Muslim Americans have a different but related experience of lower trust in law enforcement. In particular, post-9/11, it became clear that law enforcement targeted and over-securitized its relationship with Muslim communities, while overlooking the threat of right-wing extremism and white supremacy. Many Muslims Americans and some experts strongly oppose community-based efforts to prevent violent extremism, which they regard as a dangerous extension of the surveillance state against them based upon unwarranted religious profiling.
Adama Bah – who was arrested in New York when she was 16, detained for six weeks, and falsely accused of being a suicide bomber – says she is against proposals for enacting a new domestic terrorism law, and is worried that domestic terrorism practices will eventually end up being applied in discriminatory ways to people of color and Muslims.
To better protect them, community members told us they want community members who can be trusted advocates and liaisons to the police only when necessary. This coincides with the results of similar research from the United Kingdom and Australia, which recommended identifying “community brokers” who can receive tips and either address them within the community or responsibly share them with law enforcement.
Additional steps are clearly needed to strengthen our domestic terrorism prevention toolkit but they must be cognizant of past failures and abuses.
To ensure that community reporting is effective and does not trample on civil liberties and human rights, the institutions of law enforcement and national security need to take deliberate actions to acknowledge their embedded institutional racism and ultimately take measures to bring about more humane and equal practices, more transparency and accountability. This, of course, includes rooting out those within law enforcement and local government who have affiliations with extremist organizations, something you already see happening on a small scale in the wake of the Capitol attack.
Second, law enforcement and state and local government need to expand non-law enforcement social services and mental health services. These could be made available where appropriate for those making reports, for those who have not yet committed crimes but may be involved in extremist ideology and coming close to violence, and for those who have committed crimes and need rehabilitation. To prevent acts of terrorism, communities need to make available wrap-around services, including individual and family counseling and work and educational support. Currently, the United States has several small programs focused on secondary and tertiary prevention through counseling by former white supremacists, on-line engagement, formation of community-based multidisciplinary teams, and building a practitioner network. There is a serious need to expand these models to meet the demand, to develop new ones, and to conduct monitoring and evaluation to see if they truly work.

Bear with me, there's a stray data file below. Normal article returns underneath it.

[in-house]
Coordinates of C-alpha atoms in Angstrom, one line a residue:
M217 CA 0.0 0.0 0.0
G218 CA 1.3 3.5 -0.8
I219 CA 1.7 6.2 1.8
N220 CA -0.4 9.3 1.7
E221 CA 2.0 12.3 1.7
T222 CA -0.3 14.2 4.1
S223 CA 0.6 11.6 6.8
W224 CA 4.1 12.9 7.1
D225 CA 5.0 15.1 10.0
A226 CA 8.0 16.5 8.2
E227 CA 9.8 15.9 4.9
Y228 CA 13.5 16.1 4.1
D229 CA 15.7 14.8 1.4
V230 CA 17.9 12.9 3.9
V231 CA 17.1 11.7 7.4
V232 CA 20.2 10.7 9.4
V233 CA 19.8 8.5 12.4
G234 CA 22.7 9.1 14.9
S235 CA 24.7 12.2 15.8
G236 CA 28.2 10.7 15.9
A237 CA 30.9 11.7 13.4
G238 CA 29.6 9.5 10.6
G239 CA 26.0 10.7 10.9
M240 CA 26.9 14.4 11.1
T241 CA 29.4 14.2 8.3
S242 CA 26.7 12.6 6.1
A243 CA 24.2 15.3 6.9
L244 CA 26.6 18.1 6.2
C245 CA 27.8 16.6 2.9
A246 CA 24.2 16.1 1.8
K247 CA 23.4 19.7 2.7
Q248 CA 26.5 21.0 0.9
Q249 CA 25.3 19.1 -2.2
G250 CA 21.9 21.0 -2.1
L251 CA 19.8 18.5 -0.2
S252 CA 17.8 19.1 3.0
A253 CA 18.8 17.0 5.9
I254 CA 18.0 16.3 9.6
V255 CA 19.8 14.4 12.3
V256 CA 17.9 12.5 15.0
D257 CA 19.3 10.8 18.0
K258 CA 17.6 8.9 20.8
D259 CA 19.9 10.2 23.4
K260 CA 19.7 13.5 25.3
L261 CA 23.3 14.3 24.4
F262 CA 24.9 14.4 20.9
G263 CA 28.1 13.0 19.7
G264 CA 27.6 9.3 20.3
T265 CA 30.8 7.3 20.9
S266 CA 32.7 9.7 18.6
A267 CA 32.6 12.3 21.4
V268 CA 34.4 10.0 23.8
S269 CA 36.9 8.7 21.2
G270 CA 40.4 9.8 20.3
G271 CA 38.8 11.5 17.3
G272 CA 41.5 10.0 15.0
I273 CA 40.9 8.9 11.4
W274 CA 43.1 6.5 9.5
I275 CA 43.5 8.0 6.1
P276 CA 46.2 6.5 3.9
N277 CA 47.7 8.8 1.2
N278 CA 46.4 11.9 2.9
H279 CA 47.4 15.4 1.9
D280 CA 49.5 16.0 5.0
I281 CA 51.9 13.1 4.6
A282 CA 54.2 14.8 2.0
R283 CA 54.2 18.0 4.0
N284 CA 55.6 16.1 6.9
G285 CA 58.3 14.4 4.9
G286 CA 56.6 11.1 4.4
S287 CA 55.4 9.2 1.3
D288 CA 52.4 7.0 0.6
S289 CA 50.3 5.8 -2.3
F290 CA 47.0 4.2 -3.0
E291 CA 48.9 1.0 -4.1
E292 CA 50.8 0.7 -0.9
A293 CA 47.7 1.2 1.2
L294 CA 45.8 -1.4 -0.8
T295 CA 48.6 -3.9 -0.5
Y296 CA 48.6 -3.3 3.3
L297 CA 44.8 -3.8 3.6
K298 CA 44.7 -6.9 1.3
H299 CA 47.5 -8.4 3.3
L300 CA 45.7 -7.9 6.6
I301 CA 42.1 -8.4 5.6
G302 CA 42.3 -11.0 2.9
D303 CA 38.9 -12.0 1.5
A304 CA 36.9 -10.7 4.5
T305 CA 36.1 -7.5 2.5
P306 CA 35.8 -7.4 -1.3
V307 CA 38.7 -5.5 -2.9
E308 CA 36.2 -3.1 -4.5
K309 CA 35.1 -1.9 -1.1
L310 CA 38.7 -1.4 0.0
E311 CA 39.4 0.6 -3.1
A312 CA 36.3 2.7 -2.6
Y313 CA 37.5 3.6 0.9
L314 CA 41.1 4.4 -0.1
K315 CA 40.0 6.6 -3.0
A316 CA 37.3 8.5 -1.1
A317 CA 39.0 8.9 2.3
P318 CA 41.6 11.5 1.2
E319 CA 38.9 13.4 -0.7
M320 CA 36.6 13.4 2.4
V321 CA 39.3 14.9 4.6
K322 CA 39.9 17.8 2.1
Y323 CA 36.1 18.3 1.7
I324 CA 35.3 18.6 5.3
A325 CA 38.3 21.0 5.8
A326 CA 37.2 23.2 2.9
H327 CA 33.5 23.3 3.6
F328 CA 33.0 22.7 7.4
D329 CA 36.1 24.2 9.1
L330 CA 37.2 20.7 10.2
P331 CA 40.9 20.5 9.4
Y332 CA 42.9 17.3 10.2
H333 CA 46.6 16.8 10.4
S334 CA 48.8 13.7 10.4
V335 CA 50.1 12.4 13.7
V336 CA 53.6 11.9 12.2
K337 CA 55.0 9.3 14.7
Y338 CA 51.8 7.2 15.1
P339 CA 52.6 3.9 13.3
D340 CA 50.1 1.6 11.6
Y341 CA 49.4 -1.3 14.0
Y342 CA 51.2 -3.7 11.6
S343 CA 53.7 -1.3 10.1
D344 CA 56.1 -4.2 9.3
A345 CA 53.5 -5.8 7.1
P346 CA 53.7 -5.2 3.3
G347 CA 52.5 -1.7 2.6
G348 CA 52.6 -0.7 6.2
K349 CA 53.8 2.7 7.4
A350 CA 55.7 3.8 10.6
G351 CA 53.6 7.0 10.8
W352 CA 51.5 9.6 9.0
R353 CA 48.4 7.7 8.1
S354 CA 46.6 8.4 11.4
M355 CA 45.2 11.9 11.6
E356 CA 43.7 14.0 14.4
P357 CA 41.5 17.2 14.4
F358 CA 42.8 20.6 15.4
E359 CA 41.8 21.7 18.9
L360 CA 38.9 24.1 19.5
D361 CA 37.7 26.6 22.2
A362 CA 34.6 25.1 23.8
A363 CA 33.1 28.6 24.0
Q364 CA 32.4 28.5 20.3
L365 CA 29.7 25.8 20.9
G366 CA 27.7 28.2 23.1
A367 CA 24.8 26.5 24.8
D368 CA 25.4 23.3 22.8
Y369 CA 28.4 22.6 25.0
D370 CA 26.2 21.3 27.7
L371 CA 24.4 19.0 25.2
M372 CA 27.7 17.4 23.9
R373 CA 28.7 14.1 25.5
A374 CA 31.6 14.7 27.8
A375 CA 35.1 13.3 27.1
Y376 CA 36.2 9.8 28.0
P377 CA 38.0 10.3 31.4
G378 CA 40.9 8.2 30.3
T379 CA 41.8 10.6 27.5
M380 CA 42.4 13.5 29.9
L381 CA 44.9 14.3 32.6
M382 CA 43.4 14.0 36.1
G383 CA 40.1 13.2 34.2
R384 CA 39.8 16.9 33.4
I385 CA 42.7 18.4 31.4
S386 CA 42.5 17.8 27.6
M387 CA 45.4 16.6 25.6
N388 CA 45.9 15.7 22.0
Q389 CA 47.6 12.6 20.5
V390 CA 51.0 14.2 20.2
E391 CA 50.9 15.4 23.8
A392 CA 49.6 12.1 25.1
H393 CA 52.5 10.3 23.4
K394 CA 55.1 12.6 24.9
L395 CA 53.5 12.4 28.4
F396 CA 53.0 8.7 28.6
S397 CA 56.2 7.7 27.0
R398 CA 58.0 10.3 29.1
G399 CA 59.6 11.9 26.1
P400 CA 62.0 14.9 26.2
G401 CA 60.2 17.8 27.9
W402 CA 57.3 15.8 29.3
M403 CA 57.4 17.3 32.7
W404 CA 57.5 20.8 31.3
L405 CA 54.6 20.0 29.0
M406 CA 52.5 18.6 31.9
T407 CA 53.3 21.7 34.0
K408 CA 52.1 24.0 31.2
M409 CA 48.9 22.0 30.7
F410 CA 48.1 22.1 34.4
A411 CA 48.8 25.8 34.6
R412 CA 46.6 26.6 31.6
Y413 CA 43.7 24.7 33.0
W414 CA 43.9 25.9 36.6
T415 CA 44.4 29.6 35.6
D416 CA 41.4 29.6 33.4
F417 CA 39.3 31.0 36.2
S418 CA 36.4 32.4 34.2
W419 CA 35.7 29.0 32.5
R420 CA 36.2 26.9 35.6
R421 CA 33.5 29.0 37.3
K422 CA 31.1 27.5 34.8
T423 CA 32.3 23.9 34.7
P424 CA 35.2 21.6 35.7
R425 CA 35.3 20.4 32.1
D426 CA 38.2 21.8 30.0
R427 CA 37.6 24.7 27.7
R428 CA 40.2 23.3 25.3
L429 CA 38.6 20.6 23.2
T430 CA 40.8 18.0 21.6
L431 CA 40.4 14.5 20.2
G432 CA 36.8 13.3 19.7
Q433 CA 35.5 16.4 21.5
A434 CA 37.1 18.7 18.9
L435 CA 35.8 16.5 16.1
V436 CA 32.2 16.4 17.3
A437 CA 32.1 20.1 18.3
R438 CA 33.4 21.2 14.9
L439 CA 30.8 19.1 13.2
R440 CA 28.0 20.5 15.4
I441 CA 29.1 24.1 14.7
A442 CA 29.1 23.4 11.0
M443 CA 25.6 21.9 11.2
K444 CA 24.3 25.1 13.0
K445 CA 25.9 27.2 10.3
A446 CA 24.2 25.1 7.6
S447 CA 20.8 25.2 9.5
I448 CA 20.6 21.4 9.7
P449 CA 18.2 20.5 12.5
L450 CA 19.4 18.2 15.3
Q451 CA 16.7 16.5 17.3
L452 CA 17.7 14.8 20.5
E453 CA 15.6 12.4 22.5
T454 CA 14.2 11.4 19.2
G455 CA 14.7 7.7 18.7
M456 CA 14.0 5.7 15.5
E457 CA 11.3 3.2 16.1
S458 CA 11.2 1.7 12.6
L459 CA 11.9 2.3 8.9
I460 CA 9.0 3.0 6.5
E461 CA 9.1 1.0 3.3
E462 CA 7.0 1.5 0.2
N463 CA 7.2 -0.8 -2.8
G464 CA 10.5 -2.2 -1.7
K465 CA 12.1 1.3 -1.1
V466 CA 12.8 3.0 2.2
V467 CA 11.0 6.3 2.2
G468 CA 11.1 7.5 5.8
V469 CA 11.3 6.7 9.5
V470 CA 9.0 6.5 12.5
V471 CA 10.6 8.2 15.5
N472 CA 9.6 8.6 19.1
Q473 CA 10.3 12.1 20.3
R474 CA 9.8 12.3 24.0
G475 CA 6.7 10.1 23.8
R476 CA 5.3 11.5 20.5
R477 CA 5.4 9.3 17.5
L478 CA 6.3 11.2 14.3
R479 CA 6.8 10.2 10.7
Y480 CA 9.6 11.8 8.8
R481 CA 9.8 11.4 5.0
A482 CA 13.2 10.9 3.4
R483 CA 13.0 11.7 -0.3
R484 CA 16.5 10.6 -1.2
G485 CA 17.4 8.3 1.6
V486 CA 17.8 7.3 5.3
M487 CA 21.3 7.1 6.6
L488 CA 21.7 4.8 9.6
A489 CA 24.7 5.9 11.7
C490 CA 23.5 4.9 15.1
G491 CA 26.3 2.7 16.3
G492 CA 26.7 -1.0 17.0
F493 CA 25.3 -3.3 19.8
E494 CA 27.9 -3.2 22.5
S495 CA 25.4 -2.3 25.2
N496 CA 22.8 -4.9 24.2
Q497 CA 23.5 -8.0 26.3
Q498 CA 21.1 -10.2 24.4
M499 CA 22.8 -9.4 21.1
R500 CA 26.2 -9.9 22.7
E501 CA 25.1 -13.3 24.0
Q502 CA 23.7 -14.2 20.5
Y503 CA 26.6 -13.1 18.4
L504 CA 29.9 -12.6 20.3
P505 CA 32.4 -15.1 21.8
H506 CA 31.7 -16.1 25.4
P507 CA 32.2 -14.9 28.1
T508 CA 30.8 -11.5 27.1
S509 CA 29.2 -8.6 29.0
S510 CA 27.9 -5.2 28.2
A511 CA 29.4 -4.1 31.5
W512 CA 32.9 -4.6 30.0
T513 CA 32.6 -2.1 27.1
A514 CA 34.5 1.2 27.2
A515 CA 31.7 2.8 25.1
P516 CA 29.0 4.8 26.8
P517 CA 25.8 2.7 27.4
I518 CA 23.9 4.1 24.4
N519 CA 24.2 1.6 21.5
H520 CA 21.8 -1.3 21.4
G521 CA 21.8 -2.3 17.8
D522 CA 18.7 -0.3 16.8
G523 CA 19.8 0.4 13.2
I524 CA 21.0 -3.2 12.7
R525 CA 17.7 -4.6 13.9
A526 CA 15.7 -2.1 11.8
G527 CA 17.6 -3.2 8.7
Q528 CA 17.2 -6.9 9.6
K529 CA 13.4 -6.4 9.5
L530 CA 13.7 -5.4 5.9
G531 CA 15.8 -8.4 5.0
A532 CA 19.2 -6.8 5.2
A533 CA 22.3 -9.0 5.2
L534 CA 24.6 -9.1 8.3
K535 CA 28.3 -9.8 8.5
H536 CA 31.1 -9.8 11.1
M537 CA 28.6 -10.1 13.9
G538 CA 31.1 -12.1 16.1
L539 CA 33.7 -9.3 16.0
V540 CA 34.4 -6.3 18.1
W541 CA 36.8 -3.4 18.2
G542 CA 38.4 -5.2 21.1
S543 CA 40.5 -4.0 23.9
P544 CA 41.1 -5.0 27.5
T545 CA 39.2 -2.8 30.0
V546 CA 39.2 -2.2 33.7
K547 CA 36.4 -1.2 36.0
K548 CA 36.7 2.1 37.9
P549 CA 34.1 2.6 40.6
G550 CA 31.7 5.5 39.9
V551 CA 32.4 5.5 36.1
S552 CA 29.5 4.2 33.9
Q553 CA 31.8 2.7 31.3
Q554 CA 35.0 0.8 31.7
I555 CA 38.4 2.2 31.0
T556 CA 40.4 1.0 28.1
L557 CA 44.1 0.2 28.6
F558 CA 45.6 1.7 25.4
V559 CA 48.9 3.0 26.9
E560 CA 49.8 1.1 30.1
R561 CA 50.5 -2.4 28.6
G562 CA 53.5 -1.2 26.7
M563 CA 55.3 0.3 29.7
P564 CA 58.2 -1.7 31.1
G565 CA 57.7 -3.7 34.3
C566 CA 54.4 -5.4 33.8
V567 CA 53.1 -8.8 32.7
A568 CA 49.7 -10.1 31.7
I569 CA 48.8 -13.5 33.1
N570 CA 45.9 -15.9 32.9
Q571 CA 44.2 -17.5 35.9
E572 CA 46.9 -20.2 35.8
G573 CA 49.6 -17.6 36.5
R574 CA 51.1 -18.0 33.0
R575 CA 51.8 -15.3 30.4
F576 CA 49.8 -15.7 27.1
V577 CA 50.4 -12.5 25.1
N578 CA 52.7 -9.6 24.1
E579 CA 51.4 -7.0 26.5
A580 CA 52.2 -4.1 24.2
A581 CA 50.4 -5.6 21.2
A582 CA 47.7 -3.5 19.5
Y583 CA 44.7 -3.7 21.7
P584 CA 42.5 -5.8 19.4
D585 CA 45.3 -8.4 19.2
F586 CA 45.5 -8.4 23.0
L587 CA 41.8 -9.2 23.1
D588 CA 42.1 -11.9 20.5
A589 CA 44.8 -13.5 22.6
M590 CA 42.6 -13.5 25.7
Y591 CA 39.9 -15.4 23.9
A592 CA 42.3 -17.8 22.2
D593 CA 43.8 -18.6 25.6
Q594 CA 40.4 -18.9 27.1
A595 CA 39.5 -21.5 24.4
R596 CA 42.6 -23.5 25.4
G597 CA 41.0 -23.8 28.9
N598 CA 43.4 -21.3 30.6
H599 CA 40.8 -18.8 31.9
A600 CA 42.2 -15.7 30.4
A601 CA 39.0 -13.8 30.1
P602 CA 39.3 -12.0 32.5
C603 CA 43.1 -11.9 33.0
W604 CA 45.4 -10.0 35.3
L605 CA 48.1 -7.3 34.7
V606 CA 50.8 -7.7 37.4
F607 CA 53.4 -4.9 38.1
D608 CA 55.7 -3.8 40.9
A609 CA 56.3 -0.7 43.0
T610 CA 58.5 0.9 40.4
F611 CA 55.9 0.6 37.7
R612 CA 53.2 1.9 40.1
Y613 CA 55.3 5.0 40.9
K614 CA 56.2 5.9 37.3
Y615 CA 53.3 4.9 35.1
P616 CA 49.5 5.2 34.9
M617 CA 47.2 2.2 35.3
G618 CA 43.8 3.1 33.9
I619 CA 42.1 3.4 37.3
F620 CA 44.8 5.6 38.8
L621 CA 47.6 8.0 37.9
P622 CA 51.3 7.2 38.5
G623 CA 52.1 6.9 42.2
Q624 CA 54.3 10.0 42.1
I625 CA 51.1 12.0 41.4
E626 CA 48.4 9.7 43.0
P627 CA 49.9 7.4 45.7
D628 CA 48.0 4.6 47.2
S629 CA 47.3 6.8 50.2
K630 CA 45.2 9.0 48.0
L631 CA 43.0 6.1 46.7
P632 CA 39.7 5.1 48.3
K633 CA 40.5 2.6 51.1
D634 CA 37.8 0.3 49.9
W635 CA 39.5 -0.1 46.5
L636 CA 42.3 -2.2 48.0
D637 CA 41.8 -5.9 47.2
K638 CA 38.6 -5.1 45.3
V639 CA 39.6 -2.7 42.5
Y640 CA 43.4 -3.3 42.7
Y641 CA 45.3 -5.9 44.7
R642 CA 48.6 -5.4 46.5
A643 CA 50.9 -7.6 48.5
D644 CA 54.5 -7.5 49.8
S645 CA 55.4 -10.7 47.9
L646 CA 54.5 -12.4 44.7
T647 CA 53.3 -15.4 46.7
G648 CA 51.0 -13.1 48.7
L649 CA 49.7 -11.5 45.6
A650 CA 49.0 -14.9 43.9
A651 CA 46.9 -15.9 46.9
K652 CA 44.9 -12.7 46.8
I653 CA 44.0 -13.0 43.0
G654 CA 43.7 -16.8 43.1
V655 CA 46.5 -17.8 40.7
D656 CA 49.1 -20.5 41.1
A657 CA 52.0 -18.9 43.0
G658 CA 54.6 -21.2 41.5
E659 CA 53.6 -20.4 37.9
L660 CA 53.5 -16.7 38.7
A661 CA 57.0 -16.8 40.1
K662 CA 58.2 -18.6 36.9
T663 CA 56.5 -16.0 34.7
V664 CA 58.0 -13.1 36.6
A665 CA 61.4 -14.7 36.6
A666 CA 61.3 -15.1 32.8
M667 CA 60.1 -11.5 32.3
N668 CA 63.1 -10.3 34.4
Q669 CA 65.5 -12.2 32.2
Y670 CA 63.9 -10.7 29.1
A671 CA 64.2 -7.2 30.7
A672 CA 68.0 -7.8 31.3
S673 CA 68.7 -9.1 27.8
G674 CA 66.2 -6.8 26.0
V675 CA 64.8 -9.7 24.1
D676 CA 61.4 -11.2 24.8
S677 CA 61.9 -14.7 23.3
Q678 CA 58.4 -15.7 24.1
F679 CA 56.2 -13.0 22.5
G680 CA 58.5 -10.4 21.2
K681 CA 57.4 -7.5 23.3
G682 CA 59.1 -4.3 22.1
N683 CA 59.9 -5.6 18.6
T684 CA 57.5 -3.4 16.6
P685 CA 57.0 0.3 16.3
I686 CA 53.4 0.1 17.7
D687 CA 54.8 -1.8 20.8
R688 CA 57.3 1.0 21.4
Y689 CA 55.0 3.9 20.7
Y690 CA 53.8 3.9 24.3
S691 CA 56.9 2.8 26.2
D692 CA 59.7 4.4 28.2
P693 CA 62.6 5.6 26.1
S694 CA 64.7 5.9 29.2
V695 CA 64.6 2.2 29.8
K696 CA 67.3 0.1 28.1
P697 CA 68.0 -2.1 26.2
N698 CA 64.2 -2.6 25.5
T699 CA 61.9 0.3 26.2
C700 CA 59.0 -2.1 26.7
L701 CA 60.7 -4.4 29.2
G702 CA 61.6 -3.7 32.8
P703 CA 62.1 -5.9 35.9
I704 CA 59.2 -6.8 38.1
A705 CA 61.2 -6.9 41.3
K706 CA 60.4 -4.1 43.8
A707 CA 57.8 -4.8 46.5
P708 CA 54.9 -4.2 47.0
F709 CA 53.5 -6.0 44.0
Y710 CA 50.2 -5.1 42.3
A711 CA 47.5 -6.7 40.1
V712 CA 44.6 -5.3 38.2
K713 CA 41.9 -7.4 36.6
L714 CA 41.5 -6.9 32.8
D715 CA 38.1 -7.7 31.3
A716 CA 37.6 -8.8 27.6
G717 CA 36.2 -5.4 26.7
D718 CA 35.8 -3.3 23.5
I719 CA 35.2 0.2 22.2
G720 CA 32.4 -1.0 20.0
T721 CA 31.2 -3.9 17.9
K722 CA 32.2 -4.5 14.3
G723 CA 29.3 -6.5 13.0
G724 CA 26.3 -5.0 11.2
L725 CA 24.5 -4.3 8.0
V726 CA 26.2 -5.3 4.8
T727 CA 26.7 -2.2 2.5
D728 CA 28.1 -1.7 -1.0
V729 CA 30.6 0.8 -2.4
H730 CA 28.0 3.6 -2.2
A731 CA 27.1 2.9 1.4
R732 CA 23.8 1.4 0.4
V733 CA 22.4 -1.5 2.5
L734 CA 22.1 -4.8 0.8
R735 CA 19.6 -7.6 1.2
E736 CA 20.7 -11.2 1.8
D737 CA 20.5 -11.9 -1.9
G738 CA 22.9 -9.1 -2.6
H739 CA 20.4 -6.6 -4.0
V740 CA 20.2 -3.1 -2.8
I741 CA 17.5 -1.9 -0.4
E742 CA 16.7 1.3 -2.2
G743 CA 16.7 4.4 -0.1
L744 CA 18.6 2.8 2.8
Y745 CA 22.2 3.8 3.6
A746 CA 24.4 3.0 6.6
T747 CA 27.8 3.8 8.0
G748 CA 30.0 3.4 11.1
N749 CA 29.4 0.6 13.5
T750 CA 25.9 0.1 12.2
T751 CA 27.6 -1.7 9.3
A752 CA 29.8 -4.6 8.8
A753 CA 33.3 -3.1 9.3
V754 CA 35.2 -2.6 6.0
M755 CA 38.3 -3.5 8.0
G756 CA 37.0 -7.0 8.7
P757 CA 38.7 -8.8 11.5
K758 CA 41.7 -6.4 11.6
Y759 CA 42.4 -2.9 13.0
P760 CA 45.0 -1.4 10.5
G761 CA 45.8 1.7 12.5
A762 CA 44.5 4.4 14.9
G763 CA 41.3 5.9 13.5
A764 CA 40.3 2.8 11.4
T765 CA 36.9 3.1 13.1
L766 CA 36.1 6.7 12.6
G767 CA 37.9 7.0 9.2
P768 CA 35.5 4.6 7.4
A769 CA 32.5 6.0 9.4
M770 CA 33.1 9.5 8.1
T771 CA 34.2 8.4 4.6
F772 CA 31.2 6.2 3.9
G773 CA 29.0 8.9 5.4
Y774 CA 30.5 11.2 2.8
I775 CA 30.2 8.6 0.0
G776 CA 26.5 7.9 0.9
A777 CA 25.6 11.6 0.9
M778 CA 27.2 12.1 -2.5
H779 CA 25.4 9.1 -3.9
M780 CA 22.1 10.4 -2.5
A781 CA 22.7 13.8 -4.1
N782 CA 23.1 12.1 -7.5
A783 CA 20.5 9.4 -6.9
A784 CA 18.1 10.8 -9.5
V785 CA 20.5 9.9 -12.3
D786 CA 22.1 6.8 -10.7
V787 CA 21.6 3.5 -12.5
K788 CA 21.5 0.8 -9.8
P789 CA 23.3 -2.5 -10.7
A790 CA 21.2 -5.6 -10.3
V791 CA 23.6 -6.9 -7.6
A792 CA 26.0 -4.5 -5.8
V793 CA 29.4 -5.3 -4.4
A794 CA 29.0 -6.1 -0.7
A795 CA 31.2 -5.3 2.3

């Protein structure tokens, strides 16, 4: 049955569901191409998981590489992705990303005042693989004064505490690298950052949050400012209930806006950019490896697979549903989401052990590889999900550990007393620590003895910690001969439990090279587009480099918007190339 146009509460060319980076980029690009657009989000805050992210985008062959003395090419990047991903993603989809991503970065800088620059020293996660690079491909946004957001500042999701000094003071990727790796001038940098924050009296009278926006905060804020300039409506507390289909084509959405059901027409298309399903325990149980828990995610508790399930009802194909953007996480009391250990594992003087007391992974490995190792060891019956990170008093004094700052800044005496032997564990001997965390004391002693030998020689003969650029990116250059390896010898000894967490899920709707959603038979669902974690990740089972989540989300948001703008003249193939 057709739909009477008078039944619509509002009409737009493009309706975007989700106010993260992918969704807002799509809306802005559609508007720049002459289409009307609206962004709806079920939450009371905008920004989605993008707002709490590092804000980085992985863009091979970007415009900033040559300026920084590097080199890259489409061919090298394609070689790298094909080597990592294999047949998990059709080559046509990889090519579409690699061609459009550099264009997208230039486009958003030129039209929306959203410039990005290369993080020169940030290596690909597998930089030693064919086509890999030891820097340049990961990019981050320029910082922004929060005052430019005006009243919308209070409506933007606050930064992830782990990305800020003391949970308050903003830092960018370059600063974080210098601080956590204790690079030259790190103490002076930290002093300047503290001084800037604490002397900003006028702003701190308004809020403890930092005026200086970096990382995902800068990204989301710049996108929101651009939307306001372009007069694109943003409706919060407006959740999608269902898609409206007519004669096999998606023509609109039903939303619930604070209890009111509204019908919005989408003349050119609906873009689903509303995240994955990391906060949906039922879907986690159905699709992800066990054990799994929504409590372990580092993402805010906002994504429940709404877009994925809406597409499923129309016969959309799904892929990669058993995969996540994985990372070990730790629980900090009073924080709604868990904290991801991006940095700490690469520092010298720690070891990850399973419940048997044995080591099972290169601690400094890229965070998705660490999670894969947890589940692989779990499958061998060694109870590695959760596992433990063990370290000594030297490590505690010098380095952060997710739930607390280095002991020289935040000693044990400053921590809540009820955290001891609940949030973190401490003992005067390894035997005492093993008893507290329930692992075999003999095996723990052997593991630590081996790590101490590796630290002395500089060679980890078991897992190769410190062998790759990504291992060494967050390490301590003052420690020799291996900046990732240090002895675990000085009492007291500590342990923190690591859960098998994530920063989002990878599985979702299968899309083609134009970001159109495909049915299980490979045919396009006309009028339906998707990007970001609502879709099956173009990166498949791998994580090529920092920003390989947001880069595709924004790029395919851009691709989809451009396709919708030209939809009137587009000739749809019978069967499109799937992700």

The Biden administration has taken some early steps in the right direction. Merrick Garland, nominated to serve as attorney general, pledged to address “domestic terrorism threats to our public safety.” The White House created the new role of special assistant to the president and special adviser on countering domestic violent extremism, and appointed Joshua Geltzer (former Just Security executive editor) to serve as it. The White House also ordered intelligence agencies to conduct a “comprehensive threat assessment” into domestic terrorism in the United States.
As the new administration builds its domestic terrorism approach, and if they hope to prevent any future attacks, it should pay more attention to building the country’s terrorism prevention toolkit and, in doing so, take special care to not overly rely on securitized responses to targeted communities, which could further exacerbate racial disparities.